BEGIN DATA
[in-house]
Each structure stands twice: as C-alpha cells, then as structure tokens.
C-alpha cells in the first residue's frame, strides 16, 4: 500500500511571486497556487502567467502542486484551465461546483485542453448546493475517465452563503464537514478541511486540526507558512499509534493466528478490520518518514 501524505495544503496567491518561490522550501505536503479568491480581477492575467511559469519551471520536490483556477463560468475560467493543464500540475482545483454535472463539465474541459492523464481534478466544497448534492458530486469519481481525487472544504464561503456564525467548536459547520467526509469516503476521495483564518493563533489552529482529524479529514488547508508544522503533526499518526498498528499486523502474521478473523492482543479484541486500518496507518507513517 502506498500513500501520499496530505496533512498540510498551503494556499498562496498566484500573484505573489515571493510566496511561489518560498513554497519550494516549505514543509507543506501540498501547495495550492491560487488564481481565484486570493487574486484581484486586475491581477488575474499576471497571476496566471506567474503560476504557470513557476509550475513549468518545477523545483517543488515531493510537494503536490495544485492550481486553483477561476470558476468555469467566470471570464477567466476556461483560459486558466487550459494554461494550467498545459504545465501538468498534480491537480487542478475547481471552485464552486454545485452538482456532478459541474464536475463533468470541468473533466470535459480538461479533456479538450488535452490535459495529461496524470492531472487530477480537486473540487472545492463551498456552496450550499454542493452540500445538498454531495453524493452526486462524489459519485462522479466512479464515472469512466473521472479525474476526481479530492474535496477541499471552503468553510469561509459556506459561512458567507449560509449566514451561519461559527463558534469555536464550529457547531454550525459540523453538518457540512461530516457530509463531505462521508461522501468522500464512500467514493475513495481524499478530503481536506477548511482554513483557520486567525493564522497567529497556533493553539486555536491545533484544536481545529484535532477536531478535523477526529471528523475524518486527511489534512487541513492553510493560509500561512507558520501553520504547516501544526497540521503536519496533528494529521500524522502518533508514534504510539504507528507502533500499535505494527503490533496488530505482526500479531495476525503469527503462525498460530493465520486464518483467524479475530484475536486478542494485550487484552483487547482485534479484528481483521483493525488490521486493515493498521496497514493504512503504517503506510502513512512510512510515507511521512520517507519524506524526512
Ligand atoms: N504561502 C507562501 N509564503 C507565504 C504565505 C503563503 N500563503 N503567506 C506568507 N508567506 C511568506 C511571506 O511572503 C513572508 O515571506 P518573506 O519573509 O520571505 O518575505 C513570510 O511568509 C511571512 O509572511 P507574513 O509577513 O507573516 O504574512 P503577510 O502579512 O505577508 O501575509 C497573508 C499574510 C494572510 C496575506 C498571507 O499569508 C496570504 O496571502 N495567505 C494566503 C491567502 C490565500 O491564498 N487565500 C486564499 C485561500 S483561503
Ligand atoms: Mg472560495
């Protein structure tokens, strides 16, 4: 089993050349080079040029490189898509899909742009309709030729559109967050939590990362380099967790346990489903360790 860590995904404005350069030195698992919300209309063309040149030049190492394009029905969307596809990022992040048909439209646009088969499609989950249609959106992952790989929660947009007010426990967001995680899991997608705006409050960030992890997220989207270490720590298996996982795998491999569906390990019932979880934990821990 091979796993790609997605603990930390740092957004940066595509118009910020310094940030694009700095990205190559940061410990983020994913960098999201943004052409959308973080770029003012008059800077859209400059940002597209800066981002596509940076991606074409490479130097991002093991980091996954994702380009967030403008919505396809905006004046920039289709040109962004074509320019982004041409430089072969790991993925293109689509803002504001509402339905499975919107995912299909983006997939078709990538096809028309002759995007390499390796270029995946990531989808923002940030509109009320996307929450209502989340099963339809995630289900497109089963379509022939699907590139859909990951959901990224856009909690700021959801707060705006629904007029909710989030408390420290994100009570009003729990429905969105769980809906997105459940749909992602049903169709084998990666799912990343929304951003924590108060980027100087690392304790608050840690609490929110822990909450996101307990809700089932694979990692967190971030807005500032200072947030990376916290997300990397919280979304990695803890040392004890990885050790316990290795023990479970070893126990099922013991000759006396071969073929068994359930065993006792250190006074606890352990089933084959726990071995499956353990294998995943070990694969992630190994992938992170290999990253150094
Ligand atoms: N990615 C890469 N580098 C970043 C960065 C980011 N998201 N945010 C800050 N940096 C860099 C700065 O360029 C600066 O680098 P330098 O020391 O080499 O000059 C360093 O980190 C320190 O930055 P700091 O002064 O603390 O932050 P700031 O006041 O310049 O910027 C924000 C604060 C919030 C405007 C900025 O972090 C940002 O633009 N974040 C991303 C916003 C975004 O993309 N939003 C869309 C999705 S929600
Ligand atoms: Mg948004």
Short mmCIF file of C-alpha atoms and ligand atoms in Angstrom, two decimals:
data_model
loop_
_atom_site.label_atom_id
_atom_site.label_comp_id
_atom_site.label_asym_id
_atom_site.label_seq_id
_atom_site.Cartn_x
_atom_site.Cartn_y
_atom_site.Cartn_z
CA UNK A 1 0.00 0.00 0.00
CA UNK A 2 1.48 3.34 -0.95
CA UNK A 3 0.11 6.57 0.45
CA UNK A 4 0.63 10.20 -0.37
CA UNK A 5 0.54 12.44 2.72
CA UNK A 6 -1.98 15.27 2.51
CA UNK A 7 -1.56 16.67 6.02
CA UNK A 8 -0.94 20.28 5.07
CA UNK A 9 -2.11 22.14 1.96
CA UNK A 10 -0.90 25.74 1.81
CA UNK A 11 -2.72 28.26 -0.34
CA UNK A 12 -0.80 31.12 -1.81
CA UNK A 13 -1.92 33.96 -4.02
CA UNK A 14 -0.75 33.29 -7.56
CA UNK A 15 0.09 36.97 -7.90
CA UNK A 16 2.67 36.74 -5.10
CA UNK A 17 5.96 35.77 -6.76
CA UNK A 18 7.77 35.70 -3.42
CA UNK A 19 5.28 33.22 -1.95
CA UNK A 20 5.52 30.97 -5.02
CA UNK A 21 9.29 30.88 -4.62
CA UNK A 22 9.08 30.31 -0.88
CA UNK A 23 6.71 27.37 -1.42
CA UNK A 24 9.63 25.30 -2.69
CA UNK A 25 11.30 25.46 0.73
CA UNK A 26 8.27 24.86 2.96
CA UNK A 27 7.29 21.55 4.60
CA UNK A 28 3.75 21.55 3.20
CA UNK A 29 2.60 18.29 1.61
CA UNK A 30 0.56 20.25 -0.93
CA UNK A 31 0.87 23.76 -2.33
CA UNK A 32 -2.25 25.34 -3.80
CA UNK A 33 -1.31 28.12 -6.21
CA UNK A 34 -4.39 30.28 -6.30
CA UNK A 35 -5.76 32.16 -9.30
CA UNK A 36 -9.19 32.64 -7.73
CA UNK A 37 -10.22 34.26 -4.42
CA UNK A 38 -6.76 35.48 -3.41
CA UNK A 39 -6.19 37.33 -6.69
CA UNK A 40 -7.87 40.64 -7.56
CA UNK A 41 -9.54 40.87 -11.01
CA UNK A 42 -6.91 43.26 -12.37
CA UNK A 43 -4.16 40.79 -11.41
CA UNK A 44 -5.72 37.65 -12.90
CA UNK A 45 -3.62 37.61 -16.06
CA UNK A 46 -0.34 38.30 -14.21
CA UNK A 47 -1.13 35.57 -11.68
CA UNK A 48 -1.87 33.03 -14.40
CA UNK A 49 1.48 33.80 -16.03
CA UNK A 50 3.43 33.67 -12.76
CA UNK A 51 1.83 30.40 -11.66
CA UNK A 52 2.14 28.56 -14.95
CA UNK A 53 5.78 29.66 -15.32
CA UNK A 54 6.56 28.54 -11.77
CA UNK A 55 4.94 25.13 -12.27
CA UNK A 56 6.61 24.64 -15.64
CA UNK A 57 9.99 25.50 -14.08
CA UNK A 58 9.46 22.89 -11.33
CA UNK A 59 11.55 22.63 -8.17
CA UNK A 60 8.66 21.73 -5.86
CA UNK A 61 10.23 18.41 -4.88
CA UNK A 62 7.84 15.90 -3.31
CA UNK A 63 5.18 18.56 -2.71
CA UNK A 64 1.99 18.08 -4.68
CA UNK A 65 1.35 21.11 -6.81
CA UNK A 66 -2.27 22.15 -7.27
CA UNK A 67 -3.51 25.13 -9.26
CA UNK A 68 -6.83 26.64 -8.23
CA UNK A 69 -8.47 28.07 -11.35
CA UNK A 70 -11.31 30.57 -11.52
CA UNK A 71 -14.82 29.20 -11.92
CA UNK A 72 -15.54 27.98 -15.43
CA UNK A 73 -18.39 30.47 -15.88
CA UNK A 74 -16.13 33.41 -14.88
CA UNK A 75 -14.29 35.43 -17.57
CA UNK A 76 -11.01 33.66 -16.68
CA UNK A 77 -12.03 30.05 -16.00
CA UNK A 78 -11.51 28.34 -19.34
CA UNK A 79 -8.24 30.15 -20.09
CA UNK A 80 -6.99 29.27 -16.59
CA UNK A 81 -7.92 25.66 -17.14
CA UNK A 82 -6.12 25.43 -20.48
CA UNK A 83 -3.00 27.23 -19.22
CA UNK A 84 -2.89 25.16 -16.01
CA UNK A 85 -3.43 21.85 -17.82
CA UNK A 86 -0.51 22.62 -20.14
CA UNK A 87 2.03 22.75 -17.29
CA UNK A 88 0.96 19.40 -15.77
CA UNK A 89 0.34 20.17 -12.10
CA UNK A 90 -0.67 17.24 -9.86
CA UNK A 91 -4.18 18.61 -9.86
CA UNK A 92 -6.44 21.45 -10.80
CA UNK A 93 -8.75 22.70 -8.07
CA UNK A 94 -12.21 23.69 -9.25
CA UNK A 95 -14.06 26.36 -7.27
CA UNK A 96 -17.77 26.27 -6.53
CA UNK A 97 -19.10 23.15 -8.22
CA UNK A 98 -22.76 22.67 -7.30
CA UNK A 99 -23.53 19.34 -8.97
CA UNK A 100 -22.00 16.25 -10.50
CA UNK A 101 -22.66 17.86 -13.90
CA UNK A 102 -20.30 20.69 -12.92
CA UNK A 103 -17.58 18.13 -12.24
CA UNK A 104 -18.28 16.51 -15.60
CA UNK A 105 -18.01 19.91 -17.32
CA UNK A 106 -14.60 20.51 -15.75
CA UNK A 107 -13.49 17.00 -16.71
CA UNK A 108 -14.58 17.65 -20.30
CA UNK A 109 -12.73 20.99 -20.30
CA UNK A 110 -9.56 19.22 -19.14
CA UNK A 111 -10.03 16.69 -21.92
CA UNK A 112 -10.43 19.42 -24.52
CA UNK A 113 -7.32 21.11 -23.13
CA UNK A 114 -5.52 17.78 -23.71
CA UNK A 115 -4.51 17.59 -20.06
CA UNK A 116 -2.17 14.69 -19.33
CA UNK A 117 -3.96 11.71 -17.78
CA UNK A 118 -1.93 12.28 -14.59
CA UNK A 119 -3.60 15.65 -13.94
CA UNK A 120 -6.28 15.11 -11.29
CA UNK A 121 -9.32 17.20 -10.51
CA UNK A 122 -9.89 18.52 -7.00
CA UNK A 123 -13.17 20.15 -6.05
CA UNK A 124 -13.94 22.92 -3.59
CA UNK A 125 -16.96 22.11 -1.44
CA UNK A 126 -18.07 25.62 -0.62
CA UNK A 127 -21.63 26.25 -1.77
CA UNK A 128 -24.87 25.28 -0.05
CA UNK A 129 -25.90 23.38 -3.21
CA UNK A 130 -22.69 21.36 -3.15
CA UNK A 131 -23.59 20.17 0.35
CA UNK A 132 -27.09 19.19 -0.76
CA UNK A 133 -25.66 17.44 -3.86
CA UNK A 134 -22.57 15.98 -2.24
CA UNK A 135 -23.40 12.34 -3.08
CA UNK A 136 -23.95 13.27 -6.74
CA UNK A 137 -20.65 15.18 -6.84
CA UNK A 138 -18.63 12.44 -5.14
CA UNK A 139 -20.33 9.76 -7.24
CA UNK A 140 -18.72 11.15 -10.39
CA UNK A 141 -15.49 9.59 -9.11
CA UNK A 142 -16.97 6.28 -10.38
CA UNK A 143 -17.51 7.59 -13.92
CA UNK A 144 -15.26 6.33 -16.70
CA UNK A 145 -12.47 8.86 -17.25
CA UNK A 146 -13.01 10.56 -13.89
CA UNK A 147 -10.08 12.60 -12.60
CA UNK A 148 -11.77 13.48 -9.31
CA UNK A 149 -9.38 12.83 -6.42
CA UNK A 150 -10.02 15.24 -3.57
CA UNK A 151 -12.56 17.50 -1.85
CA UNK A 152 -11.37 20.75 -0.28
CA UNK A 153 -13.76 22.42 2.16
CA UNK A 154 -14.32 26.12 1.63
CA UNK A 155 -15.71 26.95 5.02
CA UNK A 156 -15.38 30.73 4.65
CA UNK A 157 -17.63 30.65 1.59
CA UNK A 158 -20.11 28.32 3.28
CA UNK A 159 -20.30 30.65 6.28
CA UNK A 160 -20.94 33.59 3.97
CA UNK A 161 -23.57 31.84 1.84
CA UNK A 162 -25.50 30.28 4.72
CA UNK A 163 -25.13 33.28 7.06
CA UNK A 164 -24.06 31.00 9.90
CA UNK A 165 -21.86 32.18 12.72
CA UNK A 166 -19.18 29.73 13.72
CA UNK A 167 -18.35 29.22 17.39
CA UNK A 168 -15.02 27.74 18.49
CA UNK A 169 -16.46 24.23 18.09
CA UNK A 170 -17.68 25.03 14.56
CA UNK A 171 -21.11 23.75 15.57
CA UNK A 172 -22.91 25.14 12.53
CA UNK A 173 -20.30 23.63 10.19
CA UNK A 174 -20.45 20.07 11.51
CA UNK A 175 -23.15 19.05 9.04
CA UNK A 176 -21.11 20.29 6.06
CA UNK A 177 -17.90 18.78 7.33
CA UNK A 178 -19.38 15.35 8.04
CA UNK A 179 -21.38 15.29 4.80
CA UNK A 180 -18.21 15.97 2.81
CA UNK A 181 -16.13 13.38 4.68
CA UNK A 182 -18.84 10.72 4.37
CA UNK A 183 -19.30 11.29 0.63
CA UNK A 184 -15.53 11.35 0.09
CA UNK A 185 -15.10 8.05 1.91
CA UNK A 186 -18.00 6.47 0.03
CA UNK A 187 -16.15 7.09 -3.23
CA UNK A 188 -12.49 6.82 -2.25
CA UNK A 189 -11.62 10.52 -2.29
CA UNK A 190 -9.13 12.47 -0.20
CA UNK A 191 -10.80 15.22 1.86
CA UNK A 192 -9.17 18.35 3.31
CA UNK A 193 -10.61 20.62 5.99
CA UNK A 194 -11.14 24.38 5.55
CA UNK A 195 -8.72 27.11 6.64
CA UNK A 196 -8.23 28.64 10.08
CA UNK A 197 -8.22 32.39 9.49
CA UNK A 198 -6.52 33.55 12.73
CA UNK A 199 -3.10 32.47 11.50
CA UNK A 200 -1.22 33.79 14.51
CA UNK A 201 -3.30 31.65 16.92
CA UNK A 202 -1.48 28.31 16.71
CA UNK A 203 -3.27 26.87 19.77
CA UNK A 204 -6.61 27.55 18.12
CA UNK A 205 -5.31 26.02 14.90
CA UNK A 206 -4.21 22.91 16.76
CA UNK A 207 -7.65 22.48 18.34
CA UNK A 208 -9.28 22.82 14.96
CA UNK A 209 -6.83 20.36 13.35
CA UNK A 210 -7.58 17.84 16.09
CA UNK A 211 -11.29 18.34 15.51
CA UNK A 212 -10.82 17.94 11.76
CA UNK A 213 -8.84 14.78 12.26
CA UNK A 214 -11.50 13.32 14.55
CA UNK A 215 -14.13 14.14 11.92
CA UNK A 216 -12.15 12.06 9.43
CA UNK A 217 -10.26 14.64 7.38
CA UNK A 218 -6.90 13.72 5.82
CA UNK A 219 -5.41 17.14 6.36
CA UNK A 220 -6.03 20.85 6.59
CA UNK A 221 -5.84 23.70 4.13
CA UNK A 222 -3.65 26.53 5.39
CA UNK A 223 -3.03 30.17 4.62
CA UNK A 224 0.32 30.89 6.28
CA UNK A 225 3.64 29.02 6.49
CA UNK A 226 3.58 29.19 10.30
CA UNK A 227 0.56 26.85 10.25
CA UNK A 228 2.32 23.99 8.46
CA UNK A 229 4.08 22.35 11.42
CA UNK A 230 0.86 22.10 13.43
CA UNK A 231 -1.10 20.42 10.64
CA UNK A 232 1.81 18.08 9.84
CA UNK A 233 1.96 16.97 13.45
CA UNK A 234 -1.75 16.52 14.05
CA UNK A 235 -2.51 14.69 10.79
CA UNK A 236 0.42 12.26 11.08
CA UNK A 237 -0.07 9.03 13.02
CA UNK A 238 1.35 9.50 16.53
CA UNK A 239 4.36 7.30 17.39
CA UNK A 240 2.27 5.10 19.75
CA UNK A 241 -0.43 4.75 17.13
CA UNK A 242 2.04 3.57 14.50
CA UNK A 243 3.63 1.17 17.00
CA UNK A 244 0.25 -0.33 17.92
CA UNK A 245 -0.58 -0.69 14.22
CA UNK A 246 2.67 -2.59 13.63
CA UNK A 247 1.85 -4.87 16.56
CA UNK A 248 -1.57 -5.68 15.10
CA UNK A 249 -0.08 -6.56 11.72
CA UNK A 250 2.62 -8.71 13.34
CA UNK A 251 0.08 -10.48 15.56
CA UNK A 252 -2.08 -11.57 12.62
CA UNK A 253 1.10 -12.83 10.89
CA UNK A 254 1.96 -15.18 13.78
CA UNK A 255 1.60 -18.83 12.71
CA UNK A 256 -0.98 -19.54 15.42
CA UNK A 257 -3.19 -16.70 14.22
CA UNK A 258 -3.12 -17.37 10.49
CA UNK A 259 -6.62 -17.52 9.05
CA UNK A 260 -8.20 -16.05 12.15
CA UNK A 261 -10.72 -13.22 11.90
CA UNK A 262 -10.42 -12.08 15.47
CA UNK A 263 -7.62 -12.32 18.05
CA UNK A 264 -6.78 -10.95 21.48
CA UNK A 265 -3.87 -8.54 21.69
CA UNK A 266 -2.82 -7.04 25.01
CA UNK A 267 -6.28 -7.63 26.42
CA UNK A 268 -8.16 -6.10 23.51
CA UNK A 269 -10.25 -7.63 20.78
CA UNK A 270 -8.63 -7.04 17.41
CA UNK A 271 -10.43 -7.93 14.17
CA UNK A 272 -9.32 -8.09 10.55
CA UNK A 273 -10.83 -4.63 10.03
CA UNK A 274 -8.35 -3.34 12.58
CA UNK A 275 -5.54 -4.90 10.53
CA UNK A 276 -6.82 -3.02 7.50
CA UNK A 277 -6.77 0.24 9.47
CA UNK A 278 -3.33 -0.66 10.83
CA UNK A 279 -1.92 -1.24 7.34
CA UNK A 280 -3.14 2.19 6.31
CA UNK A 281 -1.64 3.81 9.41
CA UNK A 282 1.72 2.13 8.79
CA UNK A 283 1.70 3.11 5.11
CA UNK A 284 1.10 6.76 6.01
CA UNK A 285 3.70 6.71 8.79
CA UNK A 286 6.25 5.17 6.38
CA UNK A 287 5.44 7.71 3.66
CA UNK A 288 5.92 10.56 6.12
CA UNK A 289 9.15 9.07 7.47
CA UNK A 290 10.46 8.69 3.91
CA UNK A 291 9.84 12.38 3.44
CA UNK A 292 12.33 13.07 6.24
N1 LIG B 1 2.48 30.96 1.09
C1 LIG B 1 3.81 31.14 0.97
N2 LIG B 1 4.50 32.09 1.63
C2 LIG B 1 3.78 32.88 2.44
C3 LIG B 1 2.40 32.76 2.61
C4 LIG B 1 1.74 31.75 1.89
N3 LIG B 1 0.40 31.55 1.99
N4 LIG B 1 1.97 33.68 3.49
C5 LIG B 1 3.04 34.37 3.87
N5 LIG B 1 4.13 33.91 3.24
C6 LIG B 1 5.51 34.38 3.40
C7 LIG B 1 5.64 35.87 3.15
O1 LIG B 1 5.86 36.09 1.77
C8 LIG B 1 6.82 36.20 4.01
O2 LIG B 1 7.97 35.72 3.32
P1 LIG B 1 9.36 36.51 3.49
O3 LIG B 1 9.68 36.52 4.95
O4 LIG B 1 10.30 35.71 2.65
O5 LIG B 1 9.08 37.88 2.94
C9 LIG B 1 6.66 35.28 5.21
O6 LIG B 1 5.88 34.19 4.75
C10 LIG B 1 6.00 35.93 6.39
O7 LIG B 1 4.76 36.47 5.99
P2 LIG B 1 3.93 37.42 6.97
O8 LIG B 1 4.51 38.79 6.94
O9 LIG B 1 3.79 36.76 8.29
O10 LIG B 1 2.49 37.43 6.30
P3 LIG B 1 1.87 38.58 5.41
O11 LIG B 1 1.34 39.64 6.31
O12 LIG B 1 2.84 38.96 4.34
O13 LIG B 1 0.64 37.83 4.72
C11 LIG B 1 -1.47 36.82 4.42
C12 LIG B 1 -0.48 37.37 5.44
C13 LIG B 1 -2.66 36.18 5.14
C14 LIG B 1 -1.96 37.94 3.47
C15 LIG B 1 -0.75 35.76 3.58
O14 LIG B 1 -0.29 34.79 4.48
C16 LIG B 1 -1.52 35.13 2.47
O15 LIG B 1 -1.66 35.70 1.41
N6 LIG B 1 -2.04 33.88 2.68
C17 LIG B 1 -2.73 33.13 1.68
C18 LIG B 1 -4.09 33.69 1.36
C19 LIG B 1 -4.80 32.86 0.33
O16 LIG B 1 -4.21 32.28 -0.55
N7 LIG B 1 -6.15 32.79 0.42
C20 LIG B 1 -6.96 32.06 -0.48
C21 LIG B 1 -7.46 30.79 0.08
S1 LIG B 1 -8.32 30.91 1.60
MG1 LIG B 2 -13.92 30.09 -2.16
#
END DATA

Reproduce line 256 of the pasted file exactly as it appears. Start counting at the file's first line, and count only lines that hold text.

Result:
CA UNK A 238 1.35 9.50 16.53